Their was only 600 tanks on the whole Moscow front.

Until more of the Siberian divisions arrived,[18 Divisions and 9 tank Brigades], the Russians were outnumbered.

On Stalingrad.
According to Alan Clarkes ''Barbarossa'' [which I highly recommend]...........

''The initial attacks by Paulis on Stalingrad, [August] was with 9 infantry divisions in the center, 2 panzer and 2 motorised divisions on the North flank, and 3 panzer 2 motorized divisions on the South flank.
A total of 18 divisions.
Chuikov had 11 understrength divisions.
''There's no doubt the Germans had superior men and material at Stalingrad''

And.........

''During the first days of the September offensive the Germans enjoyed a superiority of 3 to 1 in men, over 6 to 1 in tanks and the Luftwaffe held complete domination of the air''

From then on each side kept feeding in more men. For most of the fighting in the city, the Russians were outnumbered, but Chuikov kept Paulis occupied while massive reserves were secretly built up on the flanks for the Classic ''Cannae'' maneuver Operation Uranus, and that was the end of the 6th Army, elements of 4th Panzer army, Romanian 3rd and 4th armies, Italian 8th army, Hungarian 2nd army and various other units, with the casualties stated above.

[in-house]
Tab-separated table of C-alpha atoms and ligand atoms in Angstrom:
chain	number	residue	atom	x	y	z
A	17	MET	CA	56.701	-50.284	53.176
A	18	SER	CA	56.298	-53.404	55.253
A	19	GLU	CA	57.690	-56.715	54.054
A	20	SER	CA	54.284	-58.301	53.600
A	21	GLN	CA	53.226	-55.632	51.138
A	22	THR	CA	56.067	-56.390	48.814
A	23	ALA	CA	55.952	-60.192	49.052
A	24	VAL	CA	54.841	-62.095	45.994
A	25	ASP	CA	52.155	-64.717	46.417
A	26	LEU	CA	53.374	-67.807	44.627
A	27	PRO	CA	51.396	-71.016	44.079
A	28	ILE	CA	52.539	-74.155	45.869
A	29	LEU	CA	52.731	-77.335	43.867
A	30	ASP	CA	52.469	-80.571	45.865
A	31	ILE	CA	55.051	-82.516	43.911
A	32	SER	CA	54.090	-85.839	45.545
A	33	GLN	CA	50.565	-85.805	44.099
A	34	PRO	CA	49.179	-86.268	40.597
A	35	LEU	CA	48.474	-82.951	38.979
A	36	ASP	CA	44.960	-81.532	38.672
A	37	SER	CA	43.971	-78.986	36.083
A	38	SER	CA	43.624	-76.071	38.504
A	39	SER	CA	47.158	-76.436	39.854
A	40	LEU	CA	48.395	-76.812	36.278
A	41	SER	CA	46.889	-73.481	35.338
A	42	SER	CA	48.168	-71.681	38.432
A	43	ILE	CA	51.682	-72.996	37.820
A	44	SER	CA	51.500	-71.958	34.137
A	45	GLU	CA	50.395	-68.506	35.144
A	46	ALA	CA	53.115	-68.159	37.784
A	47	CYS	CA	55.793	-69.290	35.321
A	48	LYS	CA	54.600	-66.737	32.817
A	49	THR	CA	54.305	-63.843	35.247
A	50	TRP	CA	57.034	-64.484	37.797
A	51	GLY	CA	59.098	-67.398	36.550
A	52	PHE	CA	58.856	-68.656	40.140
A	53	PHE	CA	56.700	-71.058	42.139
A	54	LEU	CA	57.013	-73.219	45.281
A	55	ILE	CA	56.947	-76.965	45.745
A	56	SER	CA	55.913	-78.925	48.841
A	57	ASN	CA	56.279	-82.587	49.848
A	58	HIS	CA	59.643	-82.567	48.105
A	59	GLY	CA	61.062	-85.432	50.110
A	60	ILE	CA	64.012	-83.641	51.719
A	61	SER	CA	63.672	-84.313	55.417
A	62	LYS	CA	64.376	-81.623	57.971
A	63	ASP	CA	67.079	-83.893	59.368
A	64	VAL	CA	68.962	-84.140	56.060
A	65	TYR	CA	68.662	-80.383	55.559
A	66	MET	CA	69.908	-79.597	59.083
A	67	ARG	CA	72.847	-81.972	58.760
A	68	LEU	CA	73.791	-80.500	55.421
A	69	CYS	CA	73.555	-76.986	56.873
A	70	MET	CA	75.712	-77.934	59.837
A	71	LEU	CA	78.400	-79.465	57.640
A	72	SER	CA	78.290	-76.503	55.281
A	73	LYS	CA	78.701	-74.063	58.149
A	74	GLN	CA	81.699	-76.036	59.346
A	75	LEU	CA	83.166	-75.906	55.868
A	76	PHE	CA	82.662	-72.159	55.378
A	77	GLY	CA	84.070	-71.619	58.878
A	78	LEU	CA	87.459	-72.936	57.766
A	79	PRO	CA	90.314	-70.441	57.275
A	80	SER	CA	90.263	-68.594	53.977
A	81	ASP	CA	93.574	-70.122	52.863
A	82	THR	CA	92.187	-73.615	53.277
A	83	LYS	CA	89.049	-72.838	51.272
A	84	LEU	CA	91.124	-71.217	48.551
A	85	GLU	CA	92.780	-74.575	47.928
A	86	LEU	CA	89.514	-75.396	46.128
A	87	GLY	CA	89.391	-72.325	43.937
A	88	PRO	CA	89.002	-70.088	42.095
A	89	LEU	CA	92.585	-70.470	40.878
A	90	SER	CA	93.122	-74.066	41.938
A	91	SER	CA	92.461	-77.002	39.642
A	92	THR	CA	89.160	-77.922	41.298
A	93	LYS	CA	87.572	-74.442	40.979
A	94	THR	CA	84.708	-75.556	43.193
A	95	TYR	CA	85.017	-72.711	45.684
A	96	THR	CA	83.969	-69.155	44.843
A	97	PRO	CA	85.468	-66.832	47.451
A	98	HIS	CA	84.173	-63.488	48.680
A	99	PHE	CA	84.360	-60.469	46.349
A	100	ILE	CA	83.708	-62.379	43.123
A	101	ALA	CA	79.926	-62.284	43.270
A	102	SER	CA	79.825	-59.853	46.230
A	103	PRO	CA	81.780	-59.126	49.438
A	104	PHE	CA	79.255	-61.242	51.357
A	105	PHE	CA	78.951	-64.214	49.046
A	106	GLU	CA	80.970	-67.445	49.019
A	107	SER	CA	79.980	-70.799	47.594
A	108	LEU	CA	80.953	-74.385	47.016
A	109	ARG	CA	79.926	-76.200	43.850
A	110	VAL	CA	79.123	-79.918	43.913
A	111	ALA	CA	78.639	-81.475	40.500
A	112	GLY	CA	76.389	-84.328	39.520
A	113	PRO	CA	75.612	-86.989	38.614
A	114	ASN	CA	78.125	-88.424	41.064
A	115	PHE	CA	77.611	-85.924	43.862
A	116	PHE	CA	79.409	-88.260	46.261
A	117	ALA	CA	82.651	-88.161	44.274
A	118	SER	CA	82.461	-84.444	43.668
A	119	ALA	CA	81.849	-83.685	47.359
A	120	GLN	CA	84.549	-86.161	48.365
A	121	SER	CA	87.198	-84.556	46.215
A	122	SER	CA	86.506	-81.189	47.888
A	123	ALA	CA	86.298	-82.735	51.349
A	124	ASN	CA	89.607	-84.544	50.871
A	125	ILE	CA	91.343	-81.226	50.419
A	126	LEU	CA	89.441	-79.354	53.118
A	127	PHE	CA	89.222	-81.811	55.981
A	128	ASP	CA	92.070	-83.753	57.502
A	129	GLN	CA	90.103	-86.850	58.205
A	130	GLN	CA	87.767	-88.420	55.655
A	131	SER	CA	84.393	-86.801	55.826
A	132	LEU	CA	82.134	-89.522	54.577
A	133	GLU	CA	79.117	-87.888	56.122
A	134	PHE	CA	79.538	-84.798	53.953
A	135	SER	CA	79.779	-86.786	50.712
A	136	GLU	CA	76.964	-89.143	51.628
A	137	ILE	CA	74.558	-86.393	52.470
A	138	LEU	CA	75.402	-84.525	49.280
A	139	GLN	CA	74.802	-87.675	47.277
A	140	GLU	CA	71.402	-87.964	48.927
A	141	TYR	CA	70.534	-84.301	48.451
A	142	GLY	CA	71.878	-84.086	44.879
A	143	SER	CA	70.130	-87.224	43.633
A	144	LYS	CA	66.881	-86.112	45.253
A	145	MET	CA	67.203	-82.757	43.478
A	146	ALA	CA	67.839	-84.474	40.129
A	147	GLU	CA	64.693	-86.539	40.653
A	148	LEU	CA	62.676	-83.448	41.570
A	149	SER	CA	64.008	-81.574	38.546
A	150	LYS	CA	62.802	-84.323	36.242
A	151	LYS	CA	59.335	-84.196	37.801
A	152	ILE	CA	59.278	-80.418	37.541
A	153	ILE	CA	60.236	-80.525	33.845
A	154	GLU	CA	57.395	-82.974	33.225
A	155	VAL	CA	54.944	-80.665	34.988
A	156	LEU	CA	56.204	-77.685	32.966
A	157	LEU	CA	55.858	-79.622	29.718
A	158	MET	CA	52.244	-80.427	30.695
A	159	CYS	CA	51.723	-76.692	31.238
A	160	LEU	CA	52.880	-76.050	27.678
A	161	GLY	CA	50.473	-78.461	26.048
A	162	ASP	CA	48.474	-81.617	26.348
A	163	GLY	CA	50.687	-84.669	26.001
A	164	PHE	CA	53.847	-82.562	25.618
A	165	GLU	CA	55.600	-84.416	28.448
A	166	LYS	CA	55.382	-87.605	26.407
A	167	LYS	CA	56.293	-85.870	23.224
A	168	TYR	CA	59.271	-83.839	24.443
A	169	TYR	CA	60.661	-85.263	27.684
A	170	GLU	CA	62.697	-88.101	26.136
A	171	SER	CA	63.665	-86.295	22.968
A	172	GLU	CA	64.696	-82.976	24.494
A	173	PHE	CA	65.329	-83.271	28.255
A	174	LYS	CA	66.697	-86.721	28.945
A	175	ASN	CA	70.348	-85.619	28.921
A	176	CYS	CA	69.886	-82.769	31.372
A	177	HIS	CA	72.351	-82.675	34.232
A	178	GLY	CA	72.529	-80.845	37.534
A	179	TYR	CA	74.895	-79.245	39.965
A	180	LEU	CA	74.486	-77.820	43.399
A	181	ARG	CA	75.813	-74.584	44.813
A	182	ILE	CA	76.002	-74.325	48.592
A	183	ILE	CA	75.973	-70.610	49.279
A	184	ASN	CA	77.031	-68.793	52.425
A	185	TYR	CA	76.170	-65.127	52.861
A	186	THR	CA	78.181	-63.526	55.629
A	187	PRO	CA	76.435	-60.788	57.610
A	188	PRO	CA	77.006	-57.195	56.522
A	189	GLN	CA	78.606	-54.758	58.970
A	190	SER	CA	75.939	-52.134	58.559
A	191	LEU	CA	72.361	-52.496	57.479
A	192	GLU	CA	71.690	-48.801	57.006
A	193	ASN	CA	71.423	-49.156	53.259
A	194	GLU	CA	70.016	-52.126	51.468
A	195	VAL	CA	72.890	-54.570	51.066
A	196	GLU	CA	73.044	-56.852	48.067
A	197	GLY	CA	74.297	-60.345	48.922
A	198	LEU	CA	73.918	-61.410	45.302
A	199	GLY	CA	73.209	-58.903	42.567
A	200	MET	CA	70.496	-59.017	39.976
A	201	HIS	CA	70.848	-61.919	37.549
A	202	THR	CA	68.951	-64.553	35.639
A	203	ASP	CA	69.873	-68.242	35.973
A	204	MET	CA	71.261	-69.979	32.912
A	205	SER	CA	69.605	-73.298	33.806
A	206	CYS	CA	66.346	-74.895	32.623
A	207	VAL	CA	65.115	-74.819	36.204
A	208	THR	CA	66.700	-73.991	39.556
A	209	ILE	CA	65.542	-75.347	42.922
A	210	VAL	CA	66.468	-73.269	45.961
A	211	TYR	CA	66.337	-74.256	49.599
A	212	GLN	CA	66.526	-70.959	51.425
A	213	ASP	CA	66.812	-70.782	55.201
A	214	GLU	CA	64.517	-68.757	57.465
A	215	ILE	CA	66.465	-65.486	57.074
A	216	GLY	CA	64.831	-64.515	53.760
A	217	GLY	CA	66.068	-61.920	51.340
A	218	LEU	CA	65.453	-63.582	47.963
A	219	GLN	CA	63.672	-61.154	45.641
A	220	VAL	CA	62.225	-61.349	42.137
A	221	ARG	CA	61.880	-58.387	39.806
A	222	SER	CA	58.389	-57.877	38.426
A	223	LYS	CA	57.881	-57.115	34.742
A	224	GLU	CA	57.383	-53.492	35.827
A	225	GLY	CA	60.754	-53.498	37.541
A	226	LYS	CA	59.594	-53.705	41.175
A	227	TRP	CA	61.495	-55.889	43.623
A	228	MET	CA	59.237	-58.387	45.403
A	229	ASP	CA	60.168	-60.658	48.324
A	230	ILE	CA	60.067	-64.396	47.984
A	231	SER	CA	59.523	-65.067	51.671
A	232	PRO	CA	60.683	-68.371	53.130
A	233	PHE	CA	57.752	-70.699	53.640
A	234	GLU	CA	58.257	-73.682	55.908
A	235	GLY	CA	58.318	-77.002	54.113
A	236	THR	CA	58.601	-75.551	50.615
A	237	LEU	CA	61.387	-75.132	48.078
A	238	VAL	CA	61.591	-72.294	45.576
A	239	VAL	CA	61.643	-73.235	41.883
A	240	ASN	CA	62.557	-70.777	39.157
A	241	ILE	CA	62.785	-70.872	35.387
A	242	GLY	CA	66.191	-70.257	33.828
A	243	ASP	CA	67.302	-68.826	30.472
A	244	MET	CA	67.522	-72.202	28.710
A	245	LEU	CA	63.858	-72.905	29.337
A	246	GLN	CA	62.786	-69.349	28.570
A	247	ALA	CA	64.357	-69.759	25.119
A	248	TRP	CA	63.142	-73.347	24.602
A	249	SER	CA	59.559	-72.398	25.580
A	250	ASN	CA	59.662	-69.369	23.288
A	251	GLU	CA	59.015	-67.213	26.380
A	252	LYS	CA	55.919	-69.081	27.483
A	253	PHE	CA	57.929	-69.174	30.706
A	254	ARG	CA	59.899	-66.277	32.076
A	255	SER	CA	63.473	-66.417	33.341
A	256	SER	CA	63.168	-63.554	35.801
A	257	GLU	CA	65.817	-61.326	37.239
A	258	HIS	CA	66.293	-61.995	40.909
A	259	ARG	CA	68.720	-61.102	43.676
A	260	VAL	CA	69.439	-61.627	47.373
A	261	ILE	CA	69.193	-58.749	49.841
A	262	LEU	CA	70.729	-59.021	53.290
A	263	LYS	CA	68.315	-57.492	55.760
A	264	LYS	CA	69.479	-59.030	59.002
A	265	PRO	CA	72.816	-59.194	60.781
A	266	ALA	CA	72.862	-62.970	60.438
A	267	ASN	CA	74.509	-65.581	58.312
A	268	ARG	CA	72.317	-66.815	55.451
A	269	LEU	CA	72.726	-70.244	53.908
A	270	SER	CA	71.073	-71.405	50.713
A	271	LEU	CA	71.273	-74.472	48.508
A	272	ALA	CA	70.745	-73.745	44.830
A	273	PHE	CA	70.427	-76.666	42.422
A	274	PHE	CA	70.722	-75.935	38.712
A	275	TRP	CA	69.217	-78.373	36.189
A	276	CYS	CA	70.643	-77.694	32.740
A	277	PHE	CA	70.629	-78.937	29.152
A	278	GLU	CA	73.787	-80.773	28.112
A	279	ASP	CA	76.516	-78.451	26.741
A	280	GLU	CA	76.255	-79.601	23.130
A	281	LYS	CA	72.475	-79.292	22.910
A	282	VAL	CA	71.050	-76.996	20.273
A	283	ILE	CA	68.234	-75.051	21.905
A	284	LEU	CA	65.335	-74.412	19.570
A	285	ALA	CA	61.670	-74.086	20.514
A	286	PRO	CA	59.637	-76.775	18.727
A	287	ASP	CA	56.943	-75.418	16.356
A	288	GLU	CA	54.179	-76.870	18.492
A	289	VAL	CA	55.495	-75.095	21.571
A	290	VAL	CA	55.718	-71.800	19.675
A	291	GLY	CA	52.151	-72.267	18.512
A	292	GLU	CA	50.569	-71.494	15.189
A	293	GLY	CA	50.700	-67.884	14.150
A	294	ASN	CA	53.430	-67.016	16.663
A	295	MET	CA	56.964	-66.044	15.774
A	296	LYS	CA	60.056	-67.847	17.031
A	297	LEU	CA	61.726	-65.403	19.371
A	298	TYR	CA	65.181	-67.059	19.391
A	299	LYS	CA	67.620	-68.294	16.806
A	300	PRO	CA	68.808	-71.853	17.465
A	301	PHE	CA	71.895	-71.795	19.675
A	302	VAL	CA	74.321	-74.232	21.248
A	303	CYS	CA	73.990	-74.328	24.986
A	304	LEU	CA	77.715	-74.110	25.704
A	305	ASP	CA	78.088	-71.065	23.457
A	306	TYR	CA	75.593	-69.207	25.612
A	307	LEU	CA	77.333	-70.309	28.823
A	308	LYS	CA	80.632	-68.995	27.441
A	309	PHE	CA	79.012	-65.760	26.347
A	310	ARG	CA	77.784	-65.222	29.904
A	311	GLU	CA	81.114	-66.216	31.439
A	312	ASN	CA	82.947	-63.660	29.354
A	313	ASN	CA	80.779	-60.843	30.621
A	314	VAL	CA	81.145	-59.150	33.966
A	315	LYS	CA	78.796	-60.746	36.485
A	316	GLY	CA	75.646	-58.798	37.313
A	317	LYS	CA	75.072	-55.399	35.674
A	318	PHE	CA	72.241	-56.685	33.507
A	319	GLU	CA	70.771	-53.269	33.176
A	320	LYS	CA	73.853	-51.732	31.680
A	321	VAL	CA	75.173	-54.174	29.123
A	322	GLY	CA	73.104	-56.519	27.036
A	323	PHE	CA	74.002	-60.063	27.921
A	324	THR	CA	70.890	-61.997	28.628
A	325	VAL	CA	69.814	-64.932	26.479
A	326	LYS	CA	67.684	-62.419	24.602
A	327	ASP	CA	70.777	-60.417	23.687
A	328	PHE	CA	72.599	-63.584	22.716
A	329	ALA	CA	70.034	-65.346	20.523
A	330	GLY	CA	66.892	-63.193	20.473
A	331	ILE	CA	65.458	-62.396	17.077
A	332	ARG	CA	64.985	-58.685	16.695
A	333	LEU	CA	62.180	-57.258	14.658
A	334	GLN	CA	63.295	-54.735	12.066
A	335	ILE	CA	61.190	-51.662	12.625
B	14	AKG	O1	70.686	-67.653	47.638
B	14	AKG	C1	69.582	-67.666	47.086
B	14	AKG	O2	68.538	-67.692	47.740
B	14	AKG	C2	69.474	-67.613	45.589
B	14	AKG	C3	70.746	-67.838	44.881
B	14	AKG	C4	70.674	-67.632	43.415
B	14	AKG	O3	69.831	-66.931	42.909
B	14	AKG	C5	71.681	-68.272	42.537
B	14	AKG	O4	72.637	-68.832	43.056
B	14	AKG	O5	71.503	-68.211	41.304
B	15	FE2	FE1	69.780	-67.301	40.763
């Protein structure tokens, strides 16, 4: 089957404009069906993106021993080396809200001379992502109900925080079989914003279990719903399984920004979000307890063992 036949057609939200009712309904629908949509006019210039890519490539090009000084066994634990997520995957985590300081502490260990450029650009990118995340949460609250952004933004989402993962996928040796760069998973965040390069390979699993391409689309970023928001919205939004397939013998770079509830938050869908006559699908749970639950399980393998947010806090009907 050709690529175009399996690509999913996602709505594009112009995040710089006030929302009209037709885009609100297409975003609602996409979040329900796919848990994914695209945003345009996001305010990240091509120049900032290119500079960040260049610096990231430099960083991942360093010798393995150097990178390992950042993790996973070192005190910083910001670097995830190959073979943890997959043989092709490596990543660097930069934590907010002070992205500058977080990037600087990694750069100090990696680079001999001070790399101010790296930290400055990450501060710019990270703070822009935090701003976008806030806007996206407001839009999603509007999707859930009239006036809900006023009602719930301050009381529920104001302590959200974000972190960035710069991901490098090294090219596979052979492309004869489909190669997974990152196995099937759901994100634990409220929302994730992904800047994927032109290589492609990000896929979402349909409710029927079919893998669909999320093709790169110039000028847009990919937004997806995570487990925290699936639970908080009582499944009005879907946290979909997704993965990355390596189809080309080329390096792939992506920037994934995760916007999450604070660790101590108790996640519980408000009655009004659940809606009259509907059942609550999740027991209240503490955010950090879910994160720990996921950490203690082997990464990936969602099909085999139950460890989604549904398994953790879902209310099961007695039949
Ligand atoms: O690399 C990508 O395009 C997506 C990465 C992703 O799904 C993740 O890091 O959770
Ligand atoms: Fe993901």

After the catastrophic disasters of the first months of Barbarossa in '41, and again after Kharkov in '42, and fighting in the Don Basin, the Russians were in dire straights and hanging on at Leningrad, Moscow and later, Stalingrad, but fought the Germans to a standstill until reserves were built up to counter attack.


Cheers Ashes.
May 1st, 2005  
Strongbow
 
 
I like von Manstein.

Considering the problems the Germans encountered as the war progressed, particularly on the Eastern Front, von Manstein was an excellent strategic thinker.
--
May 1st, 2005  
Arclight
 
MacArthur seems to have done a pretty good job in Pacific Front (not to mention the early part of the Korean War, but that doesn't count ). The strategy of by-passing enemy strong points with the island-hopping campaign seems to have had a lasting effect on the way war is conducted.